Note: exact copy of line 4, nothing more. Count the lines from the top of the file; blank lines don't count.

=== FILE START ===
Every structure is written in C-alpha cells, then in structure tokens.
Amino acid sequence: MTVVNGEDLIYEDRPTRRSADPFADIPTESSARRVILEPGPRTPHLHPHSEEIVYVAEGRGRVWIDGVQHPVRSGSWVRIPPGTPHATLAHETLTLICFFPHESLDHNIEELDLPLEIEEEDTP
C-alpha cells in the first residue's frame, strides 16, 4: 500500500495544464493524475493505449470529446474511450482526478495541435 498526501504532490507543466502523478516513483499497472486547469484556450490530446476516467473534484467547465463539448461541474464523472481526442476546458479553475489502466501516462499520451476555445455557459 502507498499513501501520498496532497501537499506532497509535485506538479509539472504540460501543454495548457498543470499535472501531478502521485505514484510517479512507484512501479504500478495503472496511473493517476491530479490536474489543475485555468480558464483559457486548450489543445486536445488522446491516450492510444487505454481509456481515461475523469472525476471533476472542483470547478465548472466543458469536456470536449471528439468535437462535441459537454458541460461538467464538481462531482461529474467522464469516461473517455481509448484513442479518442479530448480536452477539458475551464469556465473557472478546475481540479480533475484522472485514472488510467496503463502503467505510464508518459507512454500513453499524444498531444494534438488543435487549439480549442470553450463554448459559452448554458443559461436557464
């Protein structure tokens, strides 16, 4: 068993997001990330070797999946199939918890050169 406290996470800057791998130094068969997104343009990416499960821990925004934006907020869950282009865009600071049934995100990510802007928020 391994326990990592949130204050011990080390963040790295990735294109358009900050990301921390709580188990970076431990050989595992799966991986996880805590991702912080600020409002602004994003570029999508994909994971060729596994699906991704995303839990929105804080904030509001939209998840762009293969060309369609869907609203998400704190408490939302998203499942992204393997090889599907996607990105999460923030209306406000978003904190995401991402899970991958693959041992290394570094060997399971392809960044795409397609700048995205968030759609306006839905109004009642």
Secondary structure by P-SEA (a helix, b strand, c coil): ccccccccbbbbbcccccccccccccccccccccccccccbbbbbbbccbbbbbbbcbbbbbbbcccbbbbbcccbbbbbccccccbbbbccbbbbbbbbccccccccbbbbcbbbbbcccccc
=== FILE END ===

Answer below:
């Protein structure tokens, strides 16, 4: 068993997001990330070797999946199939918890050169 406290996470800057791998130094068969997104343009990416499960821990925004934006907020869950282009865009600071049934995100990510802007928020 391994326990990592949130204050011990080390963040790295990735294109358009900050990301921390709580188990970076431990050989595992799966991986996880805590991702912080600020409002602004994003570029999508994909994971060729596994699906991704995303839990929105804080904030509001939209998840762009293969060309369609869907609203998400704190408490939302998203499942992204393997090889599907996607990105999460923030209306406000978003904190995401991402899970991958693959041992290394570094060997399971392809960044795409397609700048995205968030759609306006839905109004009642």